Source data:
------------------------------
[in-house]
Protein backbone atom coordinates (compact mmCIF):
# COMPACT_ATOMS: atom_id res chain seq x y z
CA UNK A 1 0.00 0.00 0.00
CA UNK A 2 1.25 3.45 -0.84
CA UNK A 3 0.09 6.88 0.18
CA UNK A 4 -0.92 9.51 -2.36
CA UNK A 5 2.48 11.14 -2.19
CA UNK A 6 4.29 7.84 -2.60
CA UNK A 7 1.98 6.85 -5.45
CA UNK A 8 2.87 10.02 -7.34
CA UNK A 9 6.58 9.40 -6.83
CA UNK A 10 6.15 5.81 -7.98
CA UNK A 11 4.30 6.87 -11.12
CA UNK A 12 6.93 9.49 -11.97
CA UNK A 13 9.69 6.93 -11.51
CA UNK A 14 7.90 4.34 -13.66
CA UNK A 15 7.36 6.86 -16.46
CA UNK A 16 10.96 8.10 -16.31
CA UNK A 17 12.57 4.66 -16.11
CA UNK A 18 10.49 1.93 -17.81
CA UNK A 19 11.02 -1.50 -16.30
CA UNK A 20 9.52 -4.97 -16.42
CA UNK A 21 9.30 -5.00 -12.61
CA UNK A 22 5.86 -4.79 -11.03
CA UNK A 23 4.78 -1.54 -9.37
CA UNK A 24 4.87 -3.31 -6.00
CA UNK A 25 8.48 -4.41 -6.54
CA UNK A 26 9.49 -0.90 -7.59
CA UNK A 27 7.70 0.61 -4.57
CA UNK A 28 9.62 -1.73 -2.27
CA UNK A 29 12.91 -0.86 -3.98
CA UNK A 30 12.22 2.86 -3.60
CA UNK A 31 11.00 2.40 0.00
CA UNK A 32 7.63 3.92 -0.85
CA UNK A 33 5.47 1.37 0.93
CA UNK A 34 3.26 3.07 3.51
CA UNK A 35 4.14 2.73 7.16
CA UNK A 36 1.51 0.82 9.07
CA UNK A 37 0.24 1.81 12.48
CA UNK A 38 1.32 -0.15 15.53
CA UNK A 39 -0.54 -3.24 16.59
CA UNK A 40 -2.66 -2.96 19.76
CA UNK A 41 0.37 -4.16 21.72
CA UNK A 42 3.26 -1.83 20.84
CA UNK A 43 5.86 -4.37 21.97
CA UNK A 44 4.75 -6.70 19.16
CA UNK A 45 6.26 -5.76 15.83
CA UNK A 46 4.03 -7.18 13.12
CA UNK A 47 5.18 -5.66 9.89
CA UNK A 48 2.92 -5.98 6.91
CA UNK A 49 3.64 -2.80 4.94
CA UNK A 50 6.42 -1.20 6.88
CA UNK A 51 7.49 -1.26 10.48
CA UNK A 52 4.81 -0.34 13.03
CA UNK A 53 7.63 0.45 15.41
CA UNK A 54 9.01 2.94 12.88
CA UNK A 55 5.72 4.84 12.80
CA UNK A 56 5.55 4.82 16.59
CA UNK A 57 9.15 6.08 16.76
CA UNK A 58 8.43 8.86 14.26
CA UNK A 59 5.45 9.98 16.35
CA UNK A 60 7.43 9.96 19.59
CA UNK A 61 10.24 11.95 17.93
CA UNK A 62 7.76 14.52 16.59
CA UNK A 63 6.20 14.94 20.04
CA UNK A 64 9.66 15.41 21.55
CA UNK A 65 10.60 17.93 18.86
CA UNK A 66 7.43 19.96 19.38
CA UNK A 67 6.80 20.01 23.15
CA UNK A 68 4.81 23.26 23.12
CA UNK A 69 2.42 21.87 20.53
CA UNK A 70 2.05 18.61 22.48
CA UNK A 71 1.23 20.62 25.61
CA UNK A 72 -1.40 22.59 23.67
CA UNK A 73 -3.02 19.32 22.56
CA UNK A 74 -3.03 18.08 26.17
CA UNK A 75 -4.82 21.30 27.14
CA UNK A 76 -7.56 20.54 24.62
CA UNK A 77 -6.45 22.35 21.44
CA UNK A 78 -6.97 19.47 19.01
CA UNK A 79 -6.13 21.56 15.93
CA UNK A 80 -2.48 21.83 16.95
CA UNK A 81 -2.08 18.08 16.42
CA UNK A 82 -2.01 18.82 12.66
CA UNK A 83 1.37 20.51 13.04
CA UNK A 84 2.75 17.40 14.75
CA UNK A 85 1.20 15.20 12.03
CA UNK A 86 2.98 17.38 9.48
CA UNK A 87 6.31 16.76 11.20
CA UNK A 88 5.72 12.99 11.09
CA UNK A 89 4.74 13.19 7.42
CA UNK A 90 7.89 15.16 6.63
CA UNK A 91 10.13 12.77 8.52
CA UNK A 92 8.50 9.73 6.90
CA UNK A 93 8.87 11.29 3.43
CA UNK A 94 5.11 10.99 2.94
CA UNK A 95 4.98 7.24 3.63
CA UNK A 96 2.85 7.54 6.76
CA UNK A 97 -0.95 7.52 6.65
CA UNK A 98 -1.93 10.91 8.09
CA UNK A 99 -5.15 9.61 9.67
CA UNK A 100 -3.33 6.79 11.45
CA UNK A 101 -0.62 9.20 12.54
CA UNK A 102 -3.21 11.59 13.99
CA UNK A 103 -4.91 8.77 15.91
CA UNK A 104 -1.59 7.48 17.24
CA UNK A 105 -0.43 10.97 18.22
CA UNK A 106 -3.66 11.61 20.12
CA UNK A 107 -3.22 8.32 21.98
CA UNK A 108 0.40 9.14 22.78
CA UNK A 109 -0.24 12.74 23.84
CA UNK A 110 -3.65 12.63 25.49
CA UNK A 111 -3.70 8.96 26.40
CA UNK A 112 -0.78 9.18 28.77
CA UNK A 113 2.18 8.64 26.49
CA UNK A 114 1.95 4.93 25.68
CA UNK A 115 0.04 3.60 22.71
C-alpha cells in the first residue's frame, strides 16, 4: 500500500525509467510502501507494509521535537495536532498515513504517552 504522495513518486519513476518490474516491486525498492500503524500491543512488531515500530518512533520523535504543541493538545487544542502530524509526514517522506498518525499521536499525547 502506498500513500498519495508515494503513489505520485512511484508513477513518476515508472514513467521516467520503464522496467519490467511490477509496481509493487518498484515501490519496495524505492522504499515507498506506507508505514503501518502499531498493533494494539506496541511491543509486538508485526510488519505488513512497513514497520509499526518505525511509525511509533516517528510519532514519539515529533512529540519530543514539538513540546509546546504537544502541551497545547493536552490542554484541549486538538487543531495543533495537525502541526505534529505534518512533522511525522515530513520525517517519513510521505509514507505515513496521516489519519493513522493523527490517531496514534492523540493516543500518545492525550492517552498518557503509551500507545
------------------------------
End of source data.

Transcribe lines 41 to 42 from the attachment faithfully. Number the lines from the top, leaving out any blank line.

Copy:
CA UNK A 38 1.32 -0.15 15.53
CA UNK A 39 -0.54 -3.24 16.59